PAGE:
Bill Harrah built his auto collection by buying the best cars produced worldwide. His century of cars is truly a horseless carriage collection of unsurpassed quality with many rare and experimental autos that delighted both him and those who see what is left of his collection. Over his lifetime he collected 1,440 cars. The autos he amassed included the 1907 Thomas Flyer that won the New York to Paris Auto Race in 1908.
After he died asset rich but cash poor, Holiday Inn bought his car collection with a plan to sell it off. The $200,000,000 Harrah left was not enough to keep his collection together. The thought of selling his cars was an unpopular idea that led to a public outcry. The people of Reno wanted the collection preserved intact. To solve this dilemma Holiday Inn donated 175 cars to the museum that opened 11 years after Harrah died. The rest of his cars were sold. These kept autos became the reason why the National Automobile Museum is the finest car museum in the United States and Reno’s top attraction since its inception.
I talked to the man who developed the Heritage Corner in this museum. It’s all about Bill Harrah, a man who loved cars. The man assured me that this display was accurate about the museum’s founder because he redesigned it only 2 months ago as a tribute to Bill Harrah. He assured me the Heritage Corner became his special COVID year project. Most of the information below is included in it.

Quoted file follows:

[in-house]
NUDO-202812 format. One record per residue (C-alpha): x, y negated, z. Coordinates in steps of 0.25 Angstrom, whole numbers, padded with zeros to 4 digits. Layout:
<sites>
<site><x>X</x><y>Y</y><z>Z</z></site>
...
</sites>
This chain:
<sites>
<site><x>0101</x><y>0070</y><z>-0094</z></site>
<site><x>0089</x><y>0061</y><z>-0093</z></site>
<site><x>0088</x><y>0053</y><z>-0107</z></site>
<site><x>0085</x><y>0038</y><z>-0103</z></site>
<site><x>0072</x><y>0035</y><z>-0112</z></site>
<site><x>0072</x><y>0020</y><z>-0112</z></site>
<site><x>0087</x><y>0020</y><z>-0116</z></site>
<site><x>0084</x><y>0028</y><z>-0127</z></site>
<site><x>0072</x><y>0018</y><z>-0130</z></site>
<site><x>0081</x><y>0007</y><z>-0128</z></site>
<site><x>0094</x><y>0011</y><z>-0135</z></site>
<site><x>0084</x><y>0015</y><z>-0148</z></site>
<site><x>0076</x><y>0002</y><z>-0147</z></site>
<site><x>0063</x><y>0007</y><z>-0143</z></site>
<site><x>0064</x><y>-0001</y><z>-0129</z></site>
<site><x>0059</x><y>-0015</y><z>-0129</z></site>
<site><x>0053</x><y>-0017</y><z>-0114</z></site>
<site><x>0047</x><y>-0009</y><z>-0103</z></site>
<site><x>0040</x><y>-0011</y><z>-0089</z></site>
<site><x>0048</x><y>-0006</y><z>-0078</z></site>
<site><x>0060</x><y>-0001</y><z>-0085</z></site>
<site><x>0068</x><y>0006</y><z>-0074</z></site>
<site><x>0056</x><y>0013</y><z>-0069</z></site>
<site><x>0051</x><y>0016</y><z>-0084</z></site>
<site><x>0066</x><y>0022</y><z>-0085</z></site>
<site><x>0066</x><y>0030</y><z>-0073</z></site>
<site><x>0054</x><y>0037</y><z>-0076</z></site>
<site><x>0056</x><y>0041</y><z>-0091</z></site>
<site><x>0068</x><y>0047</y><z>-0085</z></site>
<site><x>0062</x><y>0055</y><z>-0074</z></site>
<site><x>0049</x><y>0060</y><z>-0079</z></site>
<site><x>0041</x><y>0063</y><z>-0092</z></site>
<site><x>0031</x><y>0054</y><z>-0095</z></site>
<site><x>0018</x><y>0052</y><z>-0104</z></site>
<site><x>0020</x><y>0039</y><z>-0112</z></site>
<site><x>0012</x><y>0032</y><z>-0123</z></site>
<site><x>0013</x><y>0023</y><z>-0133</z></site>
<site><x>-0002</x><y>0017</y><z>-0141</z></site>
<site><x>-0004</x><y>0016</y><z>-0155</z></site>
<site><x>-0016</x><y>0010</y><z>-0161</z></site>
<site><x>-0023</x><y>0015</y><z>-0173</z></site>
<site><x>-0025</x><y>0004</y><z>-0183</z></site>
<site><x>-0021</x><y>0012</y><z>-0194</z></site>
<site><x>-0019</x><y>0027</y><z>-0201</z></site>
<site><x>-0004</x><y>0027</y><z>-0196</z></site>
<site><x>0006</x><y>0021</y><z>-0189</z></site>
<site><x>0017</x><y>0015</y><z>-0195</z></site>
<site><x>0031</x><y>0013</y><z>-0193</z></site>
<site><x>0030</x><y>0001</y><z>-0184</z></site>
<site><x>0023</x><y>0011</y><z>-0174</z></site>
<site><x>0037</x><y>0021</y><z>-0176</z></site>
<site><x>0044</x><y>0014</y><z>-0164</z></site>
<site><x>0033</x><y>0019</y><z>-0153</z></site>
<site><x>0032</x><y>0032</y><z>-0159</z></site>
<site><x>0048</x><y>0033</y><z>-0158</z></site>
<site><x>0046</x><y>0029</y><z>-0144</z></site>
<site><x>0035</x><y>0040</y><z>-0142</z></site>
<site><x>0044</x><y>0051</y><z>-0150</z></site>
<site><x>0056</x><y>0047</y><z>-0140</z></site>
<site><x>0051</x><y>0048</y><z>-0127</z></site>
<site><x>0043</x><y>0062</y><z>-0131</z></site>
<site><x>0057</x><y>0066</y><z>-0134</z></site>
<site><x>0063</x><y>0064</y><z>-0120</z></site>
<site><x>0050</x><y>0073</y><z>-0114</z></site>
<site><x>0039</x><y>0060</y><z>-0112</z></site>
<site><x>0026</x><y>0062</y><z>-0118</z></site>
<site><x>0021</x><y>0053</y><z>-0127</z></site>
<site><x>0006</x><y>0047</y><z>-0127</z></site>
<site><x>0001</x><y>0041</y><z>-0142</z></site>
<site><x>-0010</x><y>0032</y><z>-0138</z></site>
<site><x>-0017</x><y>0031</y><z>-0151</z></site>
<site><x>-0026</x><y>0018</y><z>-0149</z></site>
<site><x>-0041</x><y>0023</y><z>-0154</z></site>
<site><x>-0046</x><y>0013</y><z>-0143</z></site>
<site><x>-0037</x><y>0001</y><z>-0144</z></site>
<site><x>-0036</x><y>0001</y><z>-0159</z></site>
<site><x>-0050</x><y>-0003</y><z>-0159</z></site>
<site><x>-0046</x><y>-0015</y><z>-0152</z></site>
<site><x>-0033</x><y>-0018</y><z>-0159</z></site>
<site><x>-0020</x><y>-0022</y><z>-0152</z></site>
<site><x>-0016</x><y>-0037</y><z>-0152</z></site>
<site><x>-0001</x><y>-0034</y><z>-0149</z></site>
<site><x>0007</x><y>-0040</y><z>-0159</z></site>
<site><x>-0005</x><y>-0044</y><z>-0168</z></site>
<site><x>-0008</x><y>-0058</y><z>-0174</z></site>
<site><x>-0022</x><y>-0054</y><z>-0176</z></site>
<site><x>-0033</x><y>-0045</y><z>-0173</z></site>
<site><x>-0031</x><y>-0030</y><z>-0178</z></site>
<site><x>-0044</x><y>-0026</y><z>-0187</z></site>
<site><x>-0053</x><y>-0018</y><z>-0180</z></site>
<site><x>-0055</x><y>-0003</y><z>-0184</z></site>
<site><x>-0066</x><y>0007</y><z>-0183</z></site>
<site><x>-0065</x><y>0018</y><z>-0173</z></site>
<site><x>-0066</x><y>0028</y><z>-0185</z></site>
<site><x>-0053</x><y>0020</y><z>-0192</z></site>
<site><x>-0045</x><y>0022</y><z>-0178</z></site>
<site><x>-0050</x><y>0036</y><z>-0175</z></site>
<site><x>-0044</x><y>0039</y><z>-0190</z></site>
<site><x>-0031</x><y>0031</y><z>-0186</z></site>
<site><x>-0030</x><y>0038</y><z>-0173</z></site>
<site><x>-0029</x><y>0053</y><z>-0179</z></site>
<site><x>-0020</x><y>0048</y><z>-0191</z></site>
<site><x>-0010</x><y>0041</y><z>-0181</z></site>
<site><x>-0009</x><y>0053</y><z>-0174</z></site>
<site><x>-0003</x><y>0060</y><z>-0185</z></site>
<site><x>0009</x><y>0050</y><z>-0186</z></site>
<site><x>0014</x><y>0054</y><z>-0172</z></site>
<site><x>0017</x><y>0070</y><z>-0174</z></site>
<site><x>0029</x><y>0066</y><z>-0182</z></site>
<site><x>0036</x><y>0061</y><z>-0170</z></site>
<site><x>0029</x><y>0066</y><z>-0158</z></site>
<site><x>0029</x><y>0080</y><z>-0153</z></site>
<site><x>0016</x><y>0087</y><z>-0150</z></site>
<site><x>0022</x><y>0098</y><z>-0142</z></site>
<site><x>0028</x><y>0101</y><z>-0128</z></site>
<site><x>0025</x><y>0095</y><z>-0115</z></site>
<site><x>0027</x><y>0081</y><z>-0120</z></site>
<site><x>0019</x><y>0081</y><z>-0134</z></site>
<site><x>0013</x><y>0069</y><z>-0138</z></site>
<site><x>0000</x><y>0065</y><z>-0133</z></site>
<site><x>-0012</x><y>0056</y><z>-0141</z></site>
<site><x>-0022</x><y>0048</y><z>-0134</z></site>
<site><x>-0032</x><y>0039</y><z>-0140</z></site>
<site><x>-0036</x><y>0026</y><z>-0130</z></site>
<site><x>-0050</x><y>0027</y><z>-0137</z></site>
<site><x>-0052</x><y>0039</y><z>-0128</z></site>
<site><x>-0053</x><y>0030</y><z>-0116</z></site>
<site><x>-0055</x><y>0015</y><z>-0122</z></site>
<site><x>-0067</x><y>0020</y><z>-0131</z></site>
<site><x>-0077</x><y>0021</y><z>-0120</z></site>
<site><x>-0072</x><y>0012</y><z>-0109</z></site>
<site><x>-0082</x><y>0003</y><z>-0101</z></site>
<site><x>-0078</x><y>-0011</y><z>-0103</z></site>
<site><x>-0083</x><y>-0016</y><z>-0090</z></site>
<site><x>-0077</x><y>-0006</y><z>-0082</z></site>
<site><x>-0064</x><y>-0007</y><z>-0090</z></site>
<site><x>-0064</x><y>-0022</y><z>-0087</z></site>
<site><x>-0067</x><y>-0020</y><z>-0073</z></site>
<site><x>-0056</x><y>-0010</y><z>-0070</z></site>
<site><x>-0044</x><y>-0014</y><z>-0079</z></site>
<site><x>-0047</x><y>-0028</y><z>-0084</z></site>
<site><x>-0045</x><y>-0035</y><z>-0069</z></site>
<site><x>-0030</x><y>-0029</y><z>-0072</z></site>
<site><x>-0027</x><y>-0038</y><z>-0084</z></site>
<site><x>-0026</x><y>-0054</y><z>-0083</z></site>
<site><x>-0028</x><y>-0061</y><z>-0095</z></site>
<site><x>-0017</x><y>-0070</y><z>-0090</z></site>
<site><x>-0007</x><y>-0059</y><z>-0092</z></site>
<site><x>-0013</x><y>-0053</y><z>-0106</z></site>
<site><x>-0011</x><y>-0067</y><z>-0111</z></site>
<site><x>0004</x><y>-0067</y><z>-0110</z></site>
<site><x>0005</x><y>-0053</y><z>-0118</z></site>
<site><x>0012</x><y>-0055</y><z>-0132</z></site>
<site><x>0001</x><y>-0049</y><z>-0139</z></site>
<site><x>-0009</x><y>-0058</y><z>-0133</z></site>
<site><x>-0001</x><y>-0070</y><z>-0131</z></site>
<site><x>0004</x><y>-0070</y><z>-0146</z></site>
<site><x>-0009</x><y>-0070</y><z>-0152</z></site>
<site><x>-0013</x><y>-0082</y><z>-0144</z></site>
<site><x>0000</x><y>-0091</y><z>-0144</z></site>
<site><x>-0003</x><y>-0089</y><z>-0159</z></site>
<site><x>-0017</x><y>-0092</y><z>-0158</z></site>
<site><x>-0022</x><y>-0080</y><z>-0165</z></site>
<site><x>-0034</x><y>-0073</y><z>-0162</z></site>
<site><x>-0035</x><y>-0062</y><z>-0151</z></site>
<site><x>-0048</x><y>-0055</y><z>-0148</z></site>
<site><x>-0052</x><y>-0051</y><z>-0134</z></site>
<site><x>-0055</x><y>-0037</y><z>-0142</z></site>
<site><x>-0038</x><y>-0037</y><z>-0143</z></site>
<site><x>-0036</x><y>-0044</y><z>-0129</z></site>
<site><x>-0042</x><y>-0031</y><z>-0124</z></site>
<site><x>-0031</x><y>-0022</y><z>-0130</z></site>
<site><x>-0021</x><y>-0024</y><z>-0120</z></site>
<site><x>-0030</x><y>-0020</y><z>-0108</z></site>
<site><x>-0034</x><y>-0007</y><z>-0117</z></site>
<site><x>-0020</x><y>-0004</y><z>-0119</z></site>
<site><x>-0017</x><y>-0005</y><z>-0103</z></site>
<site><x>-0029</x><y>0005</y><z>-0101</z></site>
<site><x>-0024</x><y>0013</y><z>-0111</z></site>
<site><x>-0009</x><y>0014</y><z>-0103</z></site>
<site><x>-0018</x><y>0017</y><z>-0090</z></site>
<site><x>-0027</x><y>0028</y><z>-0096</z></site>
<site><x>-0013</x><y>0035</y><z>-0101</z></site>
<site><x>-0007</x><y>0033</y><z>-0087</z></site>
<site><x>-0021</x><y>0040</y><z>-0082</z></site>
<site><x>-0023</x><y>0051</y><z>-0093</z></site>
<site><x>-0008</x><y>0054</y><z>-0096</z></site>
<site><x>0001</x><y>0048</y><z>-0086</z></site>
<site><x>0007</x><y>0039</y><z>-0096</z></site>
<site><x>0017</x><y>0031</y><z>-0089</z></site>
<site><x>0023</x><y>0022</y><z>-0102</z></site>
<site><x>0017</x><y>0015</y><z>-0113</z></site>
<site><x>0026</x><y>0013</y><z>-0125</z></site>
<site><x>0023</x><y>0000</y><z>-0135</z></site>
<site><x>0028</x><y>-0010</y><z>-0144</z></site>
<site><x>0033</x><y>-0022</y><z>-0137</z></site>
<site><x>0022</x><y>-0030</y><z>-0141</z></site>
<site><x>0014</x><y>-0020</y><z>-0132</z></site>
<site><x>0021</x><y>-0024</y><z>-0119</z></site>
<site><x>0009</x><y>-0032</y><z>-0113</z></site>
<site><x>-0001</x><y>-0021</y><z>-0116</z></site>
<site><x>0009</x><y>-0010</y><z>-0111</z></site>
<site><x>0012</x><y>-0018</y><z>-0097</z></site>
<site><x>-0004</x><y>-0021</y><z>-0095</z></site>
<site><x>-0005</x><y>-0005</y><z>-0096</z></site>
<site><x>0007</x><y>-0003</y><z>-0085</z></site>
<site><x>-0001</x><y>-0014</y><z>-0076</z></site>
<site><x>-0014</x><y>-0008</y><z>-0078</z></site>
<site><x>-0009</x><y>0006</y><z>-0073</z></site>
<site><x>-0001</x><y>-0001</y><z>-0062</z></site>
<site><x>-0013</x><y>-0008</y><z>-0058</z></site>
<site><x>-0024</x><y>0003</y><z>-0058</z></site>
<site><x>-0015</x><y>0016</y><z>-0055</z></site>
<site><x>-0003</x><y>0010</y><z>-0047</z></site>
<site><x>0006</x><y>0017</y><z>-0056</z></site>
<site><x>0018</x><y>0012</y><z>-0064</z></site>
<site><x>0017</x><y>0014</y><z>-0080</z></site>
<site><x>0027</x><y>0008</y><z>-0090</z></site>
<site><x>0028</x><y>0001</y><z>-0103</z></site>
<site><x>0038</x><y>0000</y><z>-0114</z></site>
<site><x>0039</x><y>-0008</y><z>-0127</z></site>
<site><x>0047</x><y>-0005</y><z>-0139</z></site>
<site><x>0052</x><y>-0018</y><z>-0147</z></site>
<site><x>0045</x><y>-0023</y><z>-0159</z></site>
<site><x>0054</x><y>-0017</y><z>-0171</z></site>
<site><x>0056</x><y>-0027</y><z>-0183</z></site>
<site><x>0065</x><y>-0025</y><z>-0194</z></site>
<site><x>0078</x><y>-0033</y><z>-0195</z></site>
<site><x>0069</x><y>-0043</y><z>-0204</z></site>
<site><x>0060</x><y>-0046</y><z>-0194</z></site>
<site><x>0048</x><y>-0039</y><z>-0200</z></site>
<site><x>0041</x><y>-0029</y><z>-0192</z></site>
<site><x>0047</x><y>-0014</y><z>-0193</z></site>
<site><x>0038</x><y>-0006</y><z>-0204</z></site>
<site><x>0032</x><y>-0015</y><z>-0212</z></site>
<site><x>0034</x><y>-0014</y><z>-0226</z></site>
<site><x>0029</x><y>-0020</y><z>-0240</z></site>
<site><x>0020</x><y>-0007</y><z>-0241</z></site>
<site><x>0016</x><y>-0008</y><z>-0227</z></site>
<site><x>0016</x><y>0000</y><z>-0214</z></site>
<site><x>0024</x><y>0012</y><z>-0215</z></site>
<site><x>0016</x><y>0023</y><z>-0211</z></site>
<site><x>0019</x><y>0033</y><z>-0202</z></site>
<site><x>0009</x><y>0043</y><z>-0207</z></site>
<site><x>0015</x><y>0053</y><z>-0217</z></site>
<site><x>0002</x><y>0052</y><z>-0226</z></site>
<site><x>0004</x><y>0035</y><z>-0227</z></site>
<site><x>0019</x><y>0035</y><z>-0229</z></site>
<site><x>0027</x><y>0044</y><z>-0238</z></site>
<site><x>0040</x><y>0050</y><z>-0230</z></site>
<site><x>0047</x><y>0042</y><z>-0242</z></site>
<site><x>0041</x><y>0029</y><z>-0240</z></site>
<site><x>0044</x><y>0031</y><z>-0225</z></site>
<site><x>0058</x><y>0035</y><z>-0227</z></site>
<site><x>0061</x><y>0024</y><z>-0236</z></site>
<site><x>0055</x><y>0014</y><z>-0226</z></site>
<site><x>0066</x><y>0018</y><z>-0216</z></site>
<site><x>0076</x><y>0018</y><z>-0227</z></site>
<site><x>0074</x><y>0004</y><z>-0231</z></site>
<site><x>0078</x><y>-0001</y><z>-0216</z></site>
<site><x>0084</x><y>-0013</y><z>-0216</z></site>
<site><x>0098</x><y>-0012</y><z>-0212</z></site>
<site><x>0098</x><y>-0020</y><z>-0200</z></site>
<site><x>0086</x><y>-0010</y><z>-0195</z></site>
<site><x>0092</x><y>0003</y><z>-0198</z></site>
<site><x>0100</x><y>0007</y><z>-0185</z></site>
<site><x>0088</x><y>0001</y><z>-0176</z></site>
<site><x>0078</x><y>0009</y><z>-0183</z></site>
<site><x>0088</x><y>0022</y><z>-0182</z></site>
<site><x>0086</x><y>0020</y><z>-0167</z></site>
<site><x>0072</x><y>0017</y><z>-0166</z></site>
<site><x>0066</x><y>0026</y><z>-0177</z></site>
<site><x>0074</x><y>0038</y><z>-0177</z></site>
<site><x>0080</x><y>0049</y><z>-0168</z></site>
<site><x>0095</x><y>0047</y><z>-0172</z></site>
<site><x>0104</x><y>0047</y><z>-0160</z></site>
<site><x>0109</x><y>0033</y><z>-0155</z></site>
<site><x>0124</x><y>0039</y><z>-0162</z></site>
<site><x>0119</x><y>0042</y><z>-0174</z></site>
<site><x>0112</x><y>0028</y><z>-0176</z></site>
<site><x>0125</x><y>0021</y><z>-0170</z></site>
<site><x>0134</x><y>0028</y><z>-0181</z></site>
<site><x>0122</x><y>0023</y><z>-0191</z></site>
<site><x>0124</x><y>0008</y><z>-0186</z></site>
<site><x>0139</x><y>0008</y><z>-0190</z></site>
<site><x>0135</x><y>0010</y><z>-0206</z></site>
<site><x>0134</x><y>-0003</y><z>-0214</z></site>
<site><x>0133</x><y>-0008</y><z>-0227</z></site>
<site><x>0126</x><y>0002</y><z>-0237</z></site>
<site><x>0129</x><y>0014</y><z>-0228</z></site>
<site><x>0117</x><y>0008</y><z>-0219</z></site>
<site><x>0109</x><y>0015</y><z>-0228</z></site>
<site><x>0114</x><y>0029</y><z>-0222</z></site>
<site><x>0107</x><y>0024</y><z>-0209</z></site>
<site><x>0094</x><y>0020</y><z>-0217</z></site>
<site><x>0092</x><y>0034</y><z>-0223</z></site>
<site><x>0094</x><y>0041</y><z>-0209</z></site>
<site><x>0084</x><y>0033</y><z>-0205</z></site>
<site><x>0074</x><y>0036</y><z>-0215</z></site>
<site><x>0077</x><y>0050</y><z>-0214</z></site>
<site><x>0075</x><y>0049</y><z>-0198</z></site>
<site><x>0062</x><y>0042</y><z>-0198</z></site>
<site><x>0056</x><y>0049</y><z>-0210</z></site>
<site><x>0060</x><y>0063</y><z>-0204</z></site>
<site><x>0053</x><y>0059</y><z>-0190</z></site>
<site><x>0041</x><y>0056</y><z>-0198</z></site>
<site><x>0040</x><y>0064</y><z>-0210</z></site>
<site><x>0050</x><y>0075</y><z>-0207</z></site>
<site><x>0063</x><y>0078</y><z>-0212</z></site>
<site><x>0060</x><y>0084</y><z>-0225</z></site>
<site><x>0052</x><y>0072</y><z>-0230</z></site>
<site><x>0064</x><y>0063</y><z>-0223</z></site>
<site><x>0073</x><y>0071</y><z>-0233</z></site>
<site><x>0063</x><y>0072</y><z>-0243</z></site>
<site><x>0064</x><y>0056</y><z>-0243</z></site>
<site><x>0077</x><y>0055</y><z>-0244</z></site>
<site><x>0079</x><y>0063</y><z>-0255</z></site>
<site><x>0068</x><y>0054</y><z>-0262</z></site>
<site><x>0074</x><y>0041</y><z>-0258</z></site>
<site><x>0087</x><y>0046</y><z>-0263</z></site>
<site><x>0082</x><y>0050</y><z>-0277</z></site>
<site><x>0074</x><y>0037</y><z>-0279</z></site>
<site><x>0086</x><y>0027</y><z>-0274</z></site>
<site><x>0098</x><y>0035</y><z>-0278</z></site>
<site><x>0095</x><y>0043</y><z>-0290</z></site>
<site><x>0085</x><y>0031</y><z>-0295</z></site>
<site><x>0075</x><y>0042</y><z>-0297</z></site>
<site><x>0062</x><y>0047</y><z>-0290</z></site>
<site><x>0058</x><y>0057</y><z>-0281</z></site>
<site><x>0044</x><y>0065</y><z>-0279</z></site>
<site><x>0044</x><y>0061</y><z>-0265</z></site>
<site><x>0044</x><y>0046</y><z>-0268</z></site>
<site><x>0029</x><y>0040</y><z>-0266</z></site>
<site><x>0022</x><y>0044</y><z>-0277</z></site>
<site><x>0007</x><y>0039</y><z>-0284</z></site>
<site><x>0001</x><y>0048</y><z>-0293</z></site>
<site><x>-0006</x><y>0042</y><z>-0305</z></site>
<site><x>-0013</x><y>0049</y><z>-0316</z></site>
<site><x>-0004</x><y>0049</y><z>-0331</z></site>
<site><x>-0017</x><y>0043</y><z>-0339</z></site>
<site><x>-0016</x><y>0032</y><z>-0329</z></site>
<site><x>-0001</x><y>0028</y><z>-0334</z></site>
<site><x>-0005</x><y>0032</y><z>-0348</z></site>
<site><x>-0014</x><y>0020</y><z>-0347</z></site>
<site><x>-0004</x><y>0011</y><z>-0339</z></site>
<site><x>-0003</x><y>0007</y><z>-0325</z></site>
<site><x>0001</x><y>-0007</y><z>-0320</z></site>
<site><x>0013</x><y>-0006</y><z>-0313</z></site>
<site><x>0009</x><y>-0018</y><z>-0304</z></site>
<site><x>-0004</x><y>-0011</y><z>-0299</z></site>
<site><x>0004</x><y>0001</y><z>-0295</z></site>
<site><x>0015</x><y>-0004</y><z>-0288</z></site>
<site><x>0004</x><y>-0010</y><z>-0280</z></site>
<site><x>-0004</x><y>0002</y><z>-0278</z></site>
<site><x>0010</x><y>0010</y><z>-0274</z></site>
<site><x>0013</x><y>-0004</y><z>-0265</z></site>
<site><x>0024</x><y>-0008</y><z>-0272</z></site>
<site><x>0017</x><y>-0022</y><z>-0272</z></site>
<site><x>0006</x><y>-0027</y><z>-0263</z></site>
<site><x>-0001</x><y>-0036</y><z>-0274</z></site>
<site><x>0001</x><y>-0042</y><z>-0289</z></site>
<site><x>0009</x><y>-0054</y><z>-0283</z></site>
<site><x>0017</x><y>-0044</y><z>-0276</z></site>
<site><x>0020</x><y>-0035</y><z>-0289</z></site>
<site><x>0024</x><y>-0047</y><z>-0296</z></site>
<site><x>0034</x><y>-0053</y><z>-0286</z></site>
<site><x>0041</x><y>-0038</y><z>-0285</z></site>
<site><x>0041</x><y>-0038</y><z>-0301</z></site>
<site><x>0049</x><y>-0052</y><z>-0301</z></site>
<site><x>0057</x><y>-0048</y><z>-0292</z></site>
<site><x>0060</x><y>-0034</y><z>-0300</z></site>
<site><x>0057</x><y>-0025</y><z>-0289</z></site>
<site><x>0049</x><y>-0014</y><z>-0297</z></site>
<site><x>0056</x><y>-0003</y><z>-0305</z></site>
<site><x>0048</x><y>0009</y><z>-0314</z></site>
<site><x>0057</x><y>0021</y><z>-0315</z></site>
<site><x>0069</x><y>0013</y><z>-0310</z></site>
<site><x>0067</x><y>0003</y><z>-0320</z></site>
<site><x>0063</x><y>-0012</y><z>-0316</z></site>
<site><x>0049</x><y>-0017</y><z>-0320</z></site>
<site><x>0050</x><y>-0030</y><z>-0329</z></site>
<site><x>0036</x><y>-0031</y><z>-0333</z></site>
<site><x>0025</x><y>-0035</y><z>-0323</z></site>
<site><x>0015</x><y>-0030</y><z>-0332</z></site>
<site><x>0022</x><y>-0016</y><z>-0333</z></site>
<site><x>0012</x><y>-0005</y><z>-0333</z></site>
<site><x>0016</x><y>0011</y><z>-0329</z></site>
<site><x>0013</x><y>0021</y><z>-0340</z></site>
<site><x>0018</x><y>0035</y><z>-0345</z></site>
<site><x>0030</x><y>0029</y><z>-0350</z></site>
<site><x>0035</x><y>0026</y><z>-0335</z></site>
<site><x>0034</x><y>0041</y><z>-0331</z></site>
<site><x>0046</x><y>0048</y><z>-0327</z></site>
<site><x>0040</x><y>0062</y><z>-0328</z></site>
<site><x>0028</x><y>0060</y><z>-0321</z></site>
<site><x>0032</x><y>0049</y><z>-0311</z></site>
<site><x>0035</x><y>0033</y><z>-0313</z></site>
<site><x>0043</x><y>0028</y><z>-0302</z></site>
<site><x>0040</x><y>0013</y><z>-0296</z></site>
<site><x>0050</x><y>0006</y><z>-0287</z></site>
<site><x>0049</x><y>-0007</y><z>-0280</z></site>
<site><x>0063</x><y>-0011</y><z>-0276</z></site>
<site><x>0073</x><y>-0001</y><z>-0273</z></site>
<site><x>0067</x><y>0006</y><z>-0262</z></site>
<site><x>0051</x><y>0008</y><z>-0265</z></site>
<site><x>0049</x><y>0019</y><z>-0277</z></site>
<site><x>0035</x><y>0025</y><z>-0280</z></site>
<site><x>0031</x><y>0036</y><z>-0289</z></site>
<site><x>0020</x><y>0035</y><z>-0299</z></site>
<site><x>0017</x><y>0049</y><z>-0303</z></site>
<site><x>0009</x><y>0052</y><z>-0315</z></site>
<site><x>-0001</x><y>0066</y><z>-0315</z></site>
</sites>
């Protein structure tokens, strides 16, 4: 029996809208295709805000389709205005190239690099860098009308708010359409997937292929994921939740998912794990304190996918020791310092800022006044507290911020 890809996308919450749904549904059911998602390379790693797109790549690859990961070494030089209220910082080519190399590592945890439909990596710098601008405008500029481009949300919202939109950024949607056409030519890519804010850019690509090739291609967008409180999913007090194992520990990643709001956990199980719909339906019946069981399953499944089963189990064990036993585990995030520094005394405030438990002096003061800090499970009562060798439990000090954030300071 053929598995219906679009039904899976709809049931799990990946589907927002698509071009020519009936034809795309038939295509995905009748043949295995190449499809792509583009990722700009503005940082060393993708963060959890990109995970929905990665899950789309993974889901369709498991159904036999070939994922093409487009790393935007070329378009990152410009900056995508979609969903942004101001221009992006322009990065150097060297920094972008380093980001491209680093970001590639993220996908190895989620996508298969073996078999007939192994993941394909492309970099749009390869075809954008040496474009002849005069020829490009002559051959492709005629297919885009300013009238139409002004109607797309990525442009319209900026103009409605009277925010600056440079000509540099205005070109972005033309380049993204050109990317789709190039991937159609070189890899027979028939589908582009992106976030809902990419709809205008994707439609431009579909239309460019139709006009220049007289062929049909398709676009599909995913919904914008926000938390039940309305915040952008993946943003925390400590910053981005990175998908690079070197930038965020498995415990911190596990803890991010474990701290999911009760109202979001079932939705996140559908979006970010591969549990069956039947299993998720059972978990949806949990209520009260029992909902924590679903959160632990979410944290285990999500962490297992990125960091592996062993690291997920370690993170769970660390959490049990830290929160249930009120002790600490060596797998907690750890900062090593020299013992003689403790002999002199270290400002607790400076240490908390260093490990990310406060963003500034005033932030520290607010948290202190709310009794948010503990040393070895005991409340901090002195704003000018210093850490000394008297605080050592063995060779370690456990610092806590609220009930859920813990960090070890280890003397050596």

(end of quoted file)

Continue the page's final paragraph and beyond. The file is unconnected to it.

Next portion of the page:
Bill Harrah was born in Pasadena, CA but grew up in Venice, CA. He drove for the first time at the age of 8, a 19ll Hudson. He studied Mechanical Engineering at UCLA but had to quit because The Depression happened. He moved to Reno in 1937, opened a bingo parlor, and began to build an empire there and at Lake Tahoe nearby. His first real casino at Lake Tahoe opened in 1955, and by 1973 it was the largest casino in the State of Nevada with 250 hotel rooms containing unique his and her bathrooms. His became the first gaming company listed on the New York Stock Exchange. A shy man who disliked public speaking, Bill Harrah didn’t just buy cars. He collected airplanes, boats, vintage clothing, and the cars of the famous. He delighted in automobile restoration and this tradition continues at the National Automobile Museum. I was told that all the cars there are drivable if fluids are added. Harrah is buried in Hailey, ID. There are still 14 Harrah properties in existence. The one at Lake Tahoe is the oldest. It delighted guests as the first diamond hotel in the United States.
One fact I learned while looking at the National Automobile Museum and its Edsel was that Edsel Ford created the Mercury brand in the late 1930s to compete with Buick, Oldsmobile, and De Soto. I didn’t know this. Harrah is missed but other collectors prosper in his place and keep his memory alive. He was a true car pioneer and the collection he doted on featured the product that is at the root of our economic growth. Millions of Americans labored in car manufacturing plants in a developing industry that provided lots of jobs. See this collection!